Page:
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For now, mainland favoured for capital’s kitchen scraps

The Capital Regional District should continue to ship local kitchen scraps to Richmond for processing while it looks for a local long-term composting solution, officials say.
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The Capital Regional District's contract with Emterra Environmental in Richmond, with a net cost to the CRD of about $12,000 a month, represents good value, says Oak Bay Mayor Nils Jensen, chairman of the CRD's environmental services committee.

The Capital Regional District should continue to ship local kitchen scraps to Richmond for processing while it looks for a local long-term composting solution, officials say.

“From a cost efficiency and environmental point of view, it certainly seems the best route to pursue now is a permanent, long-term solution where we compost and collect the gases in region,” said Oak Bay Mayor Nils Jensen, chairman of the CRD’s environmental services committee.

CRD staff are recommending developing a request for proposals for processing kitchen scraps either in the region, likely at a leased site at the Hartland Landfill or a site within 80 kilometres of the landfill, and reporting back to the committee in October.

Jensen said the CRD’s contract with Emterra Environmental in Richmond, with a net cost to the CRD of about $12,000 a month, represents good value.

CRD staff had been examining a number of interim possibilities for processing food scraps, but say capital costs could be about $1.1 million.

“On balance, when you look at the four [interim] alternatives and compare them to Emterra, the Emterra one certainly is environmentally and financially the best interim solution,” Jensen said.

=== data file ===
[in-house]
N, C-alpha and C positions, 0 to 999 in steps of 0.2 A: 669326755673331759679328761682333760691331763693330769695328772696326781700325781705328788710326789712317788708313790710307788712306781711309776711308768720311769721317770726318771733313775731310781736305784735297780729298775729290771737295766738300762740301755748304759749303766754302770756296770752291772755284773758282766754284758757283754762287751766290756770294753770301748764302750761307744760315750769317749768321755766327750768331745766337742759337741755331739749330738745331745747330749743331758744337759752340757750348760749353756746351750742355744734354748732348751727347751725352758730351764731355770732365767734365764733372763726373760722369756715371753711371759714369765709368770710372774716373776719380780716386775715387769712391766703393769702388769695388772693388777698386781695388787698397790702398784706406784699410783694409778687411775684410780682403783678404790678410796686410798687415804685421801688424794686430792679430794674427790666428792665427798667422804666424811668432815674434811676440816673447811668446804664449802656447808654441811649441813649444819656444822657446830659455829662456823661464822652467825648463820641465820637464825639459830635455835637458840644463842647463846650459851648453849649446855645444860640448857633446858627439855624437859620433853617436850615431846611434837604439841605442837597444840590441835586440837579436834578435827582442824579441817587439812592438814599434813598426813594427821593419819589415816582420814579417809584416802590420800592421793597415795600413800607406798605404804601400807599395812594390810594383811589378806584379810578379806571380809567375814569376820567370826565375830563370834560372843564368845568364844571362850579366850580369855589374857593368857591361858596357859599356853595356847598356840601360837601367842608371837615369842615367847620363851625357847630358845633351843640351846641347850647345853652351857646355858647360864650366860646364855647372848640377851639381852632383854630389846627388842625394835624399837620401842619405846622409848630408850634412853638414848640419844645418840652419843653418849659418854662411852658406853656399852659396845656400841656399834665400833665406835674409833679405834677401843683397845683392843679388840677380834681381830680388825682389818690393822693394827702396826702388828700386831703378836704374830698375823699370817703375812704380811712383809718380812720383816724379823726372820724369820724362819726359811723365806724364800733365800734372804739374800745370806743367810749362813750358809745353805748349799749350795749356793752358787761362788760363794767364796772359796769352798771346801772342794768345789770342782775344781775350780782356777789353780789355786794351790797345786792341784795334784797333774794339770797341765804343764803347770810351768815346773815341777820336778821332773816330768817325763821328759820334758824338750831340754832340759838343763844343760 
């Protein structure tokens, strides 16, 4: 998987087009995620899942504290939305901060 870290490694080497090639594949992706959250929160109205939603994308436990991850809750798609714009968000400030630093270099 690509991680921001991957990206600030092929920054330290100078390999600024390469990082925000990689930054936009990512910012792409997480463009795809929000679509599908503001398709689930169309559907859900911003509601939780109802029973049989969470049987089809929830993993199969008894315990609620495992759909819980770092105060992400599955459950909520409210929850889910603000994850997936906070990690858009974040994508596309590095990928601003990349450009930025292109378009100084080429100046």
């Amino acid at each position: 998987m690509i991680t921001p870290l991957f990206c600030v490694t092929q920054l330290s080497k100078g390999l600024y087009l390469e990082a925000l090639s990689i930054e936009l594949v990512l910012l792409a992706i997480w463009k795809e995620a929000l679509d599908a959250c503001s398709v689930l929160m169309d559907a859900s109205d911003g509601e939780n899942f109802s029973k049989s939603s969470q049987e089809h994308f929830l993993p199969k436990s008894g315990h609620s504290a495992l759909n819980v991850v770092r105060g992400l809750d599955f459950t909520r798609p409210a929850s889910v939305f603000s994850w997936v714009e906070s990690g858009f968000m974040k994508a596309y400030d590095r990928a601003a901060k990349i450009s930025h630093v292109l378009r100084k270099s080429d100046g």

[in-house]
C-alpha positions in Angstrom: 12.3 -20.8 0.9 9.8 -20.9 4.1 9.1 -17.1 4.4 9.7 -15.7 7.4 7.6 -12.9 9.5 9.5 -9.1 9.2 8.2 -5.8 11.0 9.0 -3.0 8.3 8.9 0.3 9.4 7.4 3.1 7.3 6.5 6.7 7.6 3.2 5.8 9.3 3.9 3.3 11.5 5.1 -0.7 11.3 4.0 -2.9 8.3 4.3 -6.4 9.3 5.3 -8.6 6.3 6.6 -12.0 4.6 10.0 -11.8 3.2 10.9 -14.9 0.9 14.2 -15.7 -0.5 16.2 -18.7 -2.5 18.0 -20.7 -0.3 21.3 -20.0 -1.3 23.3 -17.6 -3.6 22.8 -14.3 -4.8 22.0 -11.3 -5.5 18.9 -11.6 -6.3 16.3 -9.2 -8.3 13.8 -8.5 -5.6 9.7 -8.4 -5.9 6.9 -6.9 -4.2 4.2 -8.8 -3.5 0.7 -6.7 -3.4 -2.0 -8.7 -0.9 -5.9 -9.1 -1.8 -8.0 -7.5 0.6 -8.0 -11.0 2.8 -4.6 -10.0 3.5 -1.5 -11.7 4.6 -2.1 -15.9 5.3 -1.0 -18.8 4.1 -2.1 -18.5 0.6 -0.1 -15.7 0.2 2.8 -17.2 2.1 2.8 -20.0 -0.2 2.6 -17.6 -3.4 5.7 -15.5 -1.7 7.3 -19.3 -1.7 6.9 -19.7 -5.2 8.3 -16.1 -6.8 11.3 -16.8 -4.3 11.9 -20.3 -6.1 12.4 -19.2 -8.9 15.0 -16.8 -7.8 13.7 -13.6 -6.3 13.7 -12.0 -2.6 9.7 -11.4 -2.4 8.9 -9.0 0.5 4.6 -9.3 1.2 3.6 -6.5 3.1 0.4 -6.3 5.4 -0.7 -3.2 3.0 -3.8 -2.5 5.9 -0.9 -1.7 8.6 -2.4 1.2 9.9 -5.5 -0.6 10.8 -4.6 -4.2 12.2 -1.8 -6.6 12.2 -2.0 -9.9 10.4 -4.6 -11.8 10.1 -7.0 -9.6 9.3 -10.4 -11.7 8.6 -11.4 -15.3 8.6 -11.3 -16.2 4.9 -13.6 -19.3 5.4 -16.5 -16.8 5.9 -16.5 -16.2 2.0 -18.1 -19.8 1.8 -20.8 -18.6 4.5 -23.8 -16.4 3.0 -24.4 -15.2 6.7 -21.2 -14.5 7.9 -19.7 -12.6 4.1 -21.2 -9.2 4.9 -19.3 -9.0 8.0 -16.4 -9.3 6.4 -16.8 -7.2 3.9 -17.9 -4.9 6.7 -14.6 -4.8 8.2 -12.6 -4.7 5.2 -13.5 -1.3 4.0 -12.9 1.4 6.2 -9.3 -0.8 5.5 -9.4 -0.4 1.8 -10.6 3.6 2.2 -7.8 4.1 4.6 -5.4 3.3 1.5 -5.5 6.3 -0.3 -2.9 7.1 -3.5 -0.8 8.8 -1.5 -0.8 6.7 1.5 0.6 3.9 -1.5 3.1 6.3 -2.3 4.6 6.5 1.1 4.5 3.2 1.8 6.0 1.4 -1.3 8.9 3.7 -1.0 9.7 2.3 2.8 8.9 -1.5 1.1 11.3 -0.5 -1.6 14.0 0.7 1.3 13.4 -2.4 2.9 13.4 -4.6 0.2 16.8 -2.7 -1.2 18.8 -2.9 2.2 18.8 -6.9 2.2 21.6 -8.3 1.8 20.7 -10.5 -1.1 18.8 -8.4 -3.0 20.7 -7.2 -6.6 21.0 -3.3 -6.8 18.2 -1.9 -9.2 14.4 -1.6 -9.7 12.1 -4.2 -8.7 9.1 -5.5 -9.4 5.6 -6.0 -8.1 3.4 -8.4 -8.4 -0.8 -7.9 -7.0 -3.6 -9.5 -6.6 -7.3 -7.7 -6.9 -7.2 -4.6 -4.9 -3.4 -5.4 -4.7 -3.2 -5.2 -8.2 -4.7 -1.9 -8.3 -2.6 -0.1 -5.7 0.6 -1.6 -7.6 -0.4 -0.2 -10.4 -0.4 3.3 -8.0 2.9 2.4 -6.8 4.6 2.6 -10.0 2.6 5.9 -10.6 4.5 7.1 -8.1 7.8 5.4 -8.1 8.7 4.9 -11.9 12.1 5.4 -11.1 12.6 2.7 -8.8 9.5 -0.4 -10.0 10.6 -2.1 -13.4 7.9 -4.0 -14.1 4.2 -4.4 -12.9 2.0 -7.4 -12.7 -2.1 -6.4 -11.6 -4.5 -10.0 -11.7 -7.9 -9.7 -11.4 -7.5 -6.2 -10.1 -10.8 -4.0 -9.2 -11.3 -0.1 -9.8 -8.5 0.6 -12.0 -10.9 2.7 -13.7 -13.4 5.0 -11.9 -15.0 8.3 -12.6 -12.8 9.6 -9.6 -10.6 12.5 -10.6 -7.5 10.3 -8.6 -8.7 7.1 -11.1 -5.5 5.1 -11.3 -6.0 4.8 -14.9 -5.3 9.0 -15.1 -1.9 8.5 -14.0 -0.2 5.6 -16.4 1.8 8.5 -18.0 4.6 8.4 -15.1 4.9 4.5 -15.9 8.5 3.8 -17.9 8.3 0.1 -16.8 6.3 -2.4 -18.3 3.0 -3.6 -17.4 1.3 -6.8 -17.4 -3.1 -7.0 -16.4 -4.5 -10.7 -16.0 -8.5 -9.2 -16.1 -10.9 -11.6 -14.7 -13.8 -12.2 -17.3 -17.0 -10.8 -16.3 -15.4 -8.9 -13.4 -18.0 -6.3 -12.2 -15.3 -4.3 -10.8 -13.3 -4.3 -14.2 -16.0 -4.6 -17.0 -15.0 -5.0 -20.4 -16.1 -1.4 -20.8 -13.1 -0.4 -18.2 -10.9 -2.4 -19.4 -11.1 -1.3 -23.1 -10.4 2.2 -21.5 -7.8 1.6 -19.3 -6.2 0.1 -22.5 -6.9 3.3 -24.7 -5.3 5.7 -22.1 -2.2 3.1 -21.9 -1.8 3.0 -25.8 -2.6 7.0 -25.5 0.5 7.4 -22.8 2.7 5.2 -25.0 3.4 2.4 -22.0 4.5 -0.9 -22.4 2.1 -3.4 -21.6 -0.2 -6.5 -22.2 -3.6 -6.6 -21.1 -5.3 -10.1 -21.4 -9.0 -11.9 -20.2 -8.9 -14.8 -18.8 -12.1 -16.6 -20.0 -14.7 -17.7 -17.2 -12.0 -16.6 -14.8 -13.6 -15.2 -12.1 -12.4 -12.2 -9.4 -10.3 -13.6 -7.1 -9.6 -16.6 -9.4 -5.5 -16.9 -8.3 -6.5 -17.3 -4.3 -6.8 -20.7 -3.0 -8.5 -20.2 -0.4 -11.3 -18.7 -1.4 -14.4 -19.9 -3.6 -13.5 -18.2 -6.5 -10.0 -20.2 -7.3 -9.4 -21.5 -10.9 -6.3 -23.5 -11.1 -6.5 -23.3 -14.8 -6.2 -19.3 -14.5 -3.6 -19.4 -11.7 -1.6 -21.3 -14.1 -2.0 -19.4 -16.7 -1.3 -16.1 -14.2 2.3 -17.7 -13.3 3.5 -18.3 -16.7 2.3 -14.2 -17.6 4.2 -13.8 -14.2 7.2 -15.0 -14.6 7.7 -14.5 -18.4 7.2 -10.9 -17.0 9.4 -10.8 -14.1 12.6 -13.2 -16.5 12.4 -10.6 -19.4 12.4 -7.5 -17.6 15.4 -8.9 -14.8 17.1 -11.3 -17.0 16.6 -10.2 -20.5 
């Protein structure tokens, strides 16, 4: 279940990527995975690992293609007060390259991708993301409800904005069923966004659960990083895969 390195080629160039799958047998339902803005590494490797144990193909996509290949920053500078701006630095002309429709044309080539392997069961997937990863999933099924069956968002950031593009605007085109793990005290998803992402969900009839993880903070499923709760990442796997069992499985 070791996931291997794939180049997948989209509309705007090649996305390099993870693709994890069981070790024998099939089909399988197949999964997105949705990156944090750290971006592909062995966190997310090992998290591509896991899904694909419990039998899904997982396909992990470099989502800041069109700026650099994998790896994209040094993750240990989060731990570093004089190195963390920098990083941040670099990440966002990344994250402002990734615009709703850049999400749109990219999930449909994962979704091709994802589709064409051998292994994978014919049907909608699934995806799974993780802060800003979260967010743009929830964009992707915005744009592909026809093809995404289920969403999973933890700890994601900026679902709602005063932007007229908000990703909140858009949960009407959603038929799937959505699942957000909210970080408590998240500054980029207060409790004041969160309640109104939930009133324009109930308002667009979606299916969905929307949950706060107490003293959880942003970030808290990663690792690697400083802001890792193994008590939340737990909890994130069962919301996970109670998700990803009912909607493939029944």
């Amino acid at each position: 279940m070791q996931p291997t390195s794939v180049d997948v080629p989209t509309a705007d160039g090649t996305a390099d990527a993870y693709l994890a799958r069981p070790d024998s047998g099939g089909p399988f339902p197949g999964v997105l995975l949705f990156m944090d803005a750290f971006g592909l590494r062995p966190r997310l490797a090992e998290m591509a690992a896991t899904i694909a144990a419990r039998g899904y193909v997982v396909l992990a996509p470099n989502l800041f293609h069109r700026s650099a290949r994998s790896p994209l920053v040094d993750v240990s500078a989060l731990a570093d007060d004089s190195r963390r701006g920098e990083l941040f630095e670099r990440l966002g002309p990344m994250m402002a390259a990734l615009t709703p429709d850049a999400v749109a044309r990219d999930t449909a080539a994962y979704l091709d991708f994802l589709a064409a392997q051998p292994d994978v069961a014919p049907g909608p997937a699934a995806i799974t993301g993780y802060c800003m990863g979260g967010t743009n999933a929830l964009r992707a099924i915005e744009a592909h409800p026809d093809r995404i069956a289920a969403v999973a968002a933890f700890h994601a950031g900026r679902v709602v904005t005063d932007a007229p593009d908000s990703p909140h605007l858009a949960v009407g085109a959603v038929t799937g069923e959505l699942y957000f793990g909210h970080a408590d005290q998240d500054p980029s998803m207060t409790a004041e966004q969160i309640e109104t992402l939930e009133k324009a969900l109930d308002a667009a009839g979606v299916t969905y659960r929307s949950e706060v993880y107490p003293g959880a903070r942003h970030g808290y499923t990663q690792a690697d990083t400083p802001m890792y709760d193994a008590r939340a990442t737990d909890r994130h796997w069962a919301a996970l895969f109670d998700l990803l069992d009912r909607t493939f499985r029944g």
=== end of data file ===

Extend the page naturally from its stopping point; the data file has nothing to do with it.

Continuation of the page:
But Victoria Coun. Ben Isitt thinks there may be more affordable interim options that haven’t been fully explored.

The argument against developing local processing facilities essentially boils down to the upfront capital costs, Isitt said. He believes that if the CRD was willing to provide land at Hartland Landfill, private operators would be able to begin processing scraps without a huge capital outlay.

Isitt said industry representatives have told him that they could compost food scraps — if a site at Hartland was available — for about $80 a tonne, about half of the $140 to $150 a tonne the CRD will have to charge for processing in Richmond.

“I think staff need to be looking a bit harder at what is the lowest-cost option for processing this resource,” Isitt said, adding that he supports finding a permanent local option for kitchen scraps.

“I think the longer-term approach in the report is supportable: getting information that will inform the [request for proposals]; going out to the market in the fall; indicating clearly that Hartland is available and that proponents are also welcome to propose other appropriately zoned locations in proximity to the region.”

Despite the lack of local processing facilities, the proposed Jan. 1, 2015, ban on kitchen scraps from the Hartland Landfill should be maintained, staff say.

“When you compare the greenhouse gases that would result from just burying it at Hartland, they are about seven times greater than shipping it to Richmond,” Jensen said. “So in my mind, it wouldn’t make sense to extend the deadline.”

The CRD has been left with no local place to compost food scraps collected in Victoria, View Royal, Esquimalt, Sidney and Oak Bay since it cancelled the licence of Foundation Organics in Central Saanich because of odour and litter complaints.

Saanich, meanwhile, has a separate five-year contract with Fisher Road Recycling in Cobble Hill to compost the estimated 8,000 to 11,000 tonnes of household food scraps and yard waste it collects a year.

bcleverley@timescolonist.com